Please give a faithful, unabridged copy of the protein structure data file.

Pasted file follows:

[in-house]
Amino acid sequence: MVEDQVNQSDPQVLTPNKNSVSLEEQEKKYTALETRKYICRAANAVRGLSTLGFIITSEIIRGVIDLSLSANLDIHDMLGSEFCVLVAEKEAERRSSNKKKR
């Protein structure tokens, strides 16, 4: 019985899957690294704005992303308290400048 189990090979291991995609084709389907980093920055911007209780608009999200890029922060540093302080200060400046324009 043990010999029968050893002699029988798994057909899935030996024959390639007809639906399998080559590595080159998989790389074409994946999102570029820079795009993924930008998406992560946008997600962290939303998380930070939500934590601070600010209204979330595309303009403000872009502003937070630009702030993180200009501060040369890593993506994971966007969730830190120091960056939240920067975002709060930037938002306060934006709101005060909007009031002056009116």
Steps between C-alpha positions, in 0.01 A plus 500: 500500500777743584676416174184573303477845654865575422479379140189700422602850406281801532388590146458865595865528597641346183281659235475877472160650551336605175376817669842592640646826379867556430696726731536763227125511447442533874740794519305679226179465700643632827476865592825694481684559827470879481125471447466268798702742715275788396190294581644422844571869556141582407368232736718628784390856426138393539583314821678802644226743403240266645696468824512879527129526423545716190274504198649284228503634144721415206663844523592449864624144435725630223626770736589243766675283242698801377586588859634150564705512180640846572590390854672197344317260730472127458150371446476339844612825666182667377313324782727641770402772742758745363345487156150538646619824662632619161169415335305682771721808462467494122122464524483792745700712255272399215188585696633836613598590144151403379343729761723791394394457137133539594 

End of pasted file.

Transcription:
[in-house]
Amino acid sequence: MVEDQVNQSDPQVLTPNKNSVSLEEQEKKYTALETRKYICRAANAVRGLSTLGFIITSEIIRGVIDLSLSANLDIHDMLGSEFCVLVAEKEAERRSSNKKKR
């Protein structure tokens, strides 16, 4: 019985899957690294704005992303308290400048 189990090979291991995609084709389907980093920055911007209780608009999200890029922060540093302080200060400046324009 043990010999029968050893002699029988798994057909899935030996024959390639007809639906399998080559590595080159998989790389074409994946999102570029820079795009993924930008998406992560946008997600962290939303998380930070939500934590601070600010209204979330595309303009403000872009502003937070630009702030993180200009501060040369890593993506994971966007969730830190120091960056939240920067975002709060930037938002306060934006709101005060909007009031002056009116």
Steps between C-alpha positions, in 0.01 A plus 500: 500500500777743584676416174184573303477845654865575422479379140189700422602850406281801532388590146458865595865528597641346183281659235475877472160650551336605175376817669842592640646826379867556430696726731536763227125511447442533874740794519305679226179465700643632827476865592825694481684559827470879481125471447466268798702742715275788396190294581644422844571869556141582407368232736718628784390856426138393539583314821678802644226743403240266645696468824512879527129526423545716190274504198649284228503634144721415206663844523592449864624144435725630223626770736589243766675283242698801377586588859634150564705512180640846572590390854672197344317260730472127458150371446476339844612825666182667377313324782727641770402772742758745363345487156150538646619824662632619161169415335305682771721808462467494122122464524483792745700712255272399215188585696633836613598590144151403379343729761723791394394457137133539594 